Here is my (small)  Tony Scott stock under his name (there are a few more as  sideman)

Scott,Tony  Tony Scott in HIFI         1953  Brunswick(jap)       54021 cl

Scott,Tony  Tony Scott Septet(S. 2 M.Bernhard Orch.)  1955  RCA(FS)          45961 cl/tb

                                    

Scott,Tony  The Touch of Tony Scott-Orchestra+Groups         1956          RCA(jap)      1056  cl

      Edited by jazzcorner

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One more with Tony under his real name Anthony Sciacca

rec. 1955

 

41754064oy.jpg

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This info was on the master release page for this music:

Compiles: 
The Modern Art Of Jazz
Modern Jazz Festival (Tony Scott tracks) 
Free Blown Jazz
My Kind Of Jazz

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If you liked the Mundell Lowe TV Action Jazz album, you probably flipped over the cut "Riff Blues" (Mike Hammer Theme), which features TS in his Ben Webster bag, with that beautiful, breathy, bluesy sound on that wonderful ballad.  This was an album which literally changed the life of my friend TTK, a member here, and I'm sure he'll have some great suggestions on TS records once he finishes his daily martini party. OTOH, there is another member here that also has exquisite taste in music, but because a musician he admires put TS down very strongly, he will try to dissuade you from listening to TS at all. Don't let him get to you...:lol:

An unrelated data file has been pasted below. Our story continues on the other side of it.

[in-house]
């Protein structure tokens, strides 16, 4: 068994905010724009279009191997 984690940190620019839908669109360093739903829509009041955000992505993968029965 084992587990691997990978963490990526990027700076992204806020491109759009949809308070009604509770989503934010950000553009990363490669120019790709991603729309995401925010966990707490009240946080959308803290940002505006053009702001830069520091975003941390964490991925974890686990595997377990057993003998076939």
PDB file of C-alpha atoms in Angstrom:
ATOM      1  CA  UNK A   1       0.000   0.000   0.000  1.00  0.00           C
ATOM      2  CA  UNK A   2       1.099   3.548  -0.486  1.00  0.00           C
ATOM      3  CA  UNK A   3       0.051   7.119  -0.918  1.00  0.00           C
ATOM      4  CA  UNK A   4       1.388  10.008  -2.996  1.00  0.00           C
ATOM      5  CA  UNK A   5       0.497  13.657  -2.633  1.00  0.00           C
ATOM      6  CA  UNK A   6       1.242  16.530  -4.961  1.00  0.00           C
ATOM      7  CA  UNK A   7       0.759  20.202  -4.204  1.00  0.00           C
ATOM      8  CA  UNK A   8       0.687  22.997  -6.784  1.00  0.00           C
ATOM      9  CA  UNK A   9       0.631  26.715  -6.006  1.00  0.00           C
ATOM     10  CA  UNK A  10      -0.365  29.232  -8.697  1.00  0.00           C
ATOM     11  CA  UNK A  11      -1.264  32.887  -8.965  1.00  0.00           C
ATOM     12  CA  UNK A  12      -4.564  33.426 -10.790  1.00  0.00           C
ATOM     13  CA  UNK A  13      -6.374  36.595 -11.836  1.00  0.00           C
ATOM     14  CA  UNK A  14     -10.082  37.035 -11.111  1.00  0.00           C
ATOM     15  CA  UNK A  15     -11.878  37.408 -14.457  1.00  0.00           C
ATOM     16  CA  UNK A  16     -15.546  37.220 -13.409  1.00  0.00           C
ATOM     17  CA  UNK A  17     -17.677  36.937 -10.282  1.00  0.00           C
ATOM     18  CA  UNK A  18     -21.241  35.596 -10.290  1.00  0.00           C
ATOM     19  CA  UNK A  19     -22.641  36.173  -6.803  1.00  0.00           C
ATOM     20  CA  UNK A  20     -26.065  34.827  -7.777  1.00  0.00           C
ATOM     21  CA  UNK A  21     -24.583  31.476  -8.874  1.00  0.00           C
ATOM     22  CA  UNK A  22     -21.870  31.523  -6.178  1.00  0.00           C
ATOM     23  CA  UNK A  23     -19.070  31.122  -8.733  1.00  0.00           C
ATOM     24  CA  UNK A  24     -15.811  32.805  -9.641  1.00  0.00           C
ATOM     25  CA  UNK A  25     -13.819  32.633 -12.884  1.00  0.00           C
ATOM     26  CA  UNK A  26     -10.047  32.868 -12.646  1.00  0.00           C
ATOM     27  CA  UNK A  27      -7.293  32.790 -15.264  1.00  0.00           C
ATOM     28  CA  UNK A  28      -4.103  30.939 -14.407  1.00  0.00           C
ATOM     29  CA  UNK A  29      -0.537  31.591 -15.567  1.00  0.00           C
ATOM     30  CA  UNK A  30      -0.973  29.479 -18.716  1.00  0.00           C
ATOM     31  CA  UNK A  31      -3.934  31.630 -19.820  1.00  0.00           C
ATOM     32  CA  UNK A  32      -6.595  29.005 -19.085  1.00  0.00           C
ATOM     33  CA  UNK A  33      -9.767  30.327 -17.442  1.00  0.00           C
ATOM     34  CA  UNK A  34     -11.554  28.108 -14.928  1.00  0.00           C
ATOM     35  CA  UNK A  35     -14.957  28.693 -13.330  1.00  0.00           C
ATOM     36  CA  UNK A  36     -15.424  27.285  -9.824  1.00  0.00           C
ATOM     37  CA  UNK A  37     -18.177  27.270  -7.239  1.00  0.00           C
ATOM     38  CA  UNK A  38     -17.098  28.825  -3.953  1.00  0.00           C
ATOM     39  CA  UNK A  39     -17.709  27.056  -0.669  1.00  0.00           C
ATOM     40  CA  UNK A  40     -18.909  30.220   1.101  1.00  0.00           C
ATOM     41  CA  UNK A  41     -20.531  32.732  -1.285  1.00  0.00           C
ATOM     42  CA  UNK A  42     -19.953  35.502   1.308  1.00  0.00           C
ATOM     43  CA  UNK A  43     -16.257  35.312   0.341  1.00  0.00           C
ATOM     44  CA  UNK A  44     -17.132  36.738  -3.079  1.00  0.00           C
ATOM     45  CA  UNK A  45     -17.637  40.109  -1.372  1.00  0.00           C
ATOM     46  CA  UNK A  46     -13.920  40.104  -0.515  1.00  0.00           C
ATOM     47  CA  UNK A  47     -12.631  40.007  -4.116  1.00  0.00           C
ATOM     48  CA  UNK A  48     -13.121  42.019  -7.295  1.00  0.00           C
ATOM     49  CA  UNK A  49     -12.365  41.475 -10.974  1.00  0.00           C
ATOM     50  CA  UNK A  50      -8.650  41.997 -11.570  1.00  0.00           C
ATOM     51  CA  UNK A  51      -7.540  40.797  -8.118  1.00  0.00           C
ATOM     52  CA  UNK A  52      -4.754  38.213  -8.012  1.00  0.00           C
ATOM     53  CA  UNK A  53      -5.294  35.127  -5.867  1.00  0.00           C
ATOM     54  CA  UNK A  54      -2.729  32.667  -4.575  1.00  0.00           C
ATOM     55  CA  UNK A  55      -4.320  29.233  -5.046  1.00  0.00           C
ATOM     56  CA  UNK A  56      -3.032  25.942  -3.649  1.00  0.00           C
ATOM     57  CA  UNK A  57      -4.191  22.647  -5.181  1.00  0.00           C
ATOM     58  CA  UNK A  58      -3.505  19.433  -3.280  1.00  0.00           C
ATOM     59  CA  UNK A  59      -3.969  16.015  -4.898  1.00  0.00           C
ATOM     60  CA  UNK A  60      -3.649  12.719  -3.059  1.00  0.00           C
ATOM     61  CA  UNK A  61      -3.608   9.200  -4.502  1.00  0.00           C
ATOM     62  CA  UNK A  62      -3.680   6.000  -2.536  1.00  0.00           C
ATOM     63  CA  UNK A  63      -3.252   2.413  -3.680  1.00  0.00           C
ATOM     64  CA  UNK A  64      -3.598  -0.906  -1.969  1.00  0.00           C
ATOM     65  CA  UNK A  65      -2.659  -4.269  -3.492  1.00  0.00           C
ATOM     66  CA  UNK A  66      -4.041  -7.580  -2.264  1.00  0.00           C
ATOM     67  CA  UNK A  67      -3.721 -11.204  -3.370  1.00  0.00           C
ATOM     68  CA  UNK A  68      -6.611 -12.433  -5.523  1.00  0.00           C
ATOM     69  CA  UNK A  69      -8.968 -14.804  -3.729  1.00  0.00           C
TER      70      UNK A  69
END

I would suggest you heed Ken Dryden's sage advice, and look for his recommendations, but also look for two records he made with the mysterious jazz guitarist Dick Garcia: